Book review | The Vogue Factor


In May 2012 Vogue Australia Editor Kristie Clements was unceremoniously fired from an organisaton she had worked for, for twenty-five years and been editor at for thirteen. The Vogue Factor is part auto – biography, part career advice, part expose on the fashion industry and incredibly entertaining. I always had suspicions about the fashion industry, most of which I thought were perhaps nothing more than urban fashion legends, but apparently they weren’t that far from the truth. Clements is incredibly candid as she presents insights into the industry, such as, “You know how you read interviews where models insist that they eat a lot? Not true. The only way they can get that thin is to stop eating. They eat tissue paper to stave off the hunger pangs – literally ball it up and eat it.” Many of her revelations are disturbing and shine a light on the unrealistic pressure placed on women (and men) in the fashion industry.

It was inspiring to read how Clements began on Vogue reception and worked her way up, through ambition and hard work, to be the editor. Advice such as “How you conduct yourself on the way out is more important than how you went in”, is valuable, as is the fact that Clements does not come across as some materialistic fashionista. Uncomfortable with the ‘scary editor’ role she was so often expected to play, Clements actually placed a lot of value on her staff and realised that an editor is only as good as the people around her.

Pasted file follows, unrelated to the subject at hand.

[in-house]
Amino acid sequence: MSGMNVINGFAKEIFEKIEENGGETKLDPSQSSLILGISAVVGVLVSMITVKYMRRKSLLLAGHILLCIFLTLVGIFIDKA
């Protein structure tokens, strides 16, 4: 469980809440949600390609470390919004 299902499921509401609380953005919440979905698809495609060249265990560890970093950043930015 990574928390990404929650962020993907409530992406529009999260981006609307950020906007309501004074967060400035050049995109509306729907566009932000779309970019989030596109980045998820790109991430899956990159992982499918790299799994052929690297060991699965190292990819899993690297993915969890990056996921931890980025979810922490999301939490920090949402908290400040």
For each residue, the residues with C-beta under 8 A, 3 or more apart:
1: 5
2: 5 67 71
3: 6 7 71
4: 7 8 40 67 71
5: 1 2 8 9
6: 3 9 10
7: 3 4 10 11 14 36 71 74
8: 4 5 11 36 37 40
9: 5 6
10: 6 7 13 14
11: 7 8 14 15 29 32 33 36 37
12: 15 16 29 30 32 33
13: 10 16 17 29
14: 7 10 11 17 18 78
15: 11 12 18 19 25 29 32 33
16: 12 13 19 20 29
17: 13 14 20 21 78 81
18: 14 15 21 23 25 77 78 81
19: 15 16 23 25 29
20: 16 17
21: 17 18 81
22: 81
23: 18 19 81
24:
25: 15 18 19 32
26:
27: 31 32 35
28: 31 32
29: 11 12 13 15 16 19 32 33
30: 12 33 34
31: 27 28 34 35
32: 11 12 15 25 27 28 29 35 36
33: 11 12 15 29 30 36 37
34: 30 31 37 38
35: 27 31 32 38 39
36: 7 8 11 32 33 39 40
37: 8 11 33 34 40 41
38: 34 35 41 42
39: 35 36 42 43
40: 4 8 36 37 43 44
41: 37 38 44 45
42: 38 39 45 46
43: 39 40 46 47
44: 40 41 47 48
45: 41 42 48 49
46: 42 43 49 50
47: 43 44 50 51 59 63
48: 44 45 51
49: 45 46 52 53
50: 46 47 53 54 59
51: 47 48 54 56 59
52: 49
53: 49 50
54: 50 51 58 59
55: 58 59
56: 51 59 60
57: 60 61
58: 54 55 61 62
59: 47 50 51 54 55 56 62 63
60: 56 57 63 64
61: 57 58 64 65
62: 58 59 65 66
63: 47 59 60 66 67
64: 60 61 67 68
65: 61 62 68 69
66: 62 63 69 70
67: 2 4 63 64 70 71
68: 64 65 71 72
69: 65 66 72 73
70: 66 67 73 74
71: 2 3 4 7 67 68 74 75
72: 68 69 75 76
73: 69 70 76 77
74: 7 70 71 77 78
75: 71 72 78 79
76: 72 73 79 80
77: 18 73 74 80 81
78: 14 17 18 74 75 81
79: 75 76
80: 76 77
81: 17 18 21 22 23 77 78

Although the more glamorous parties and travel paint a rosy glow over working in the fashion industry, this is balanced out with tales of horror photo shoots, difficult photographers and celebrities and the pressure of finding exactly the right shoe. While the industry clearly has some perks, these are somewhat overshadowed by long hours and incredible hard work, where wannabes are a dime a dozen but they very rarely seem to go the distance.

Reading Clements story, it is difficult to understand the reasons behind why she was let go – an perhaps this is partly her point – but far from a bitter dig at the industry that sacked her, The Vogue Factor is a homage to fashion, to Vogue and to a job she clearly loved and the people she worked with, admired and respected.


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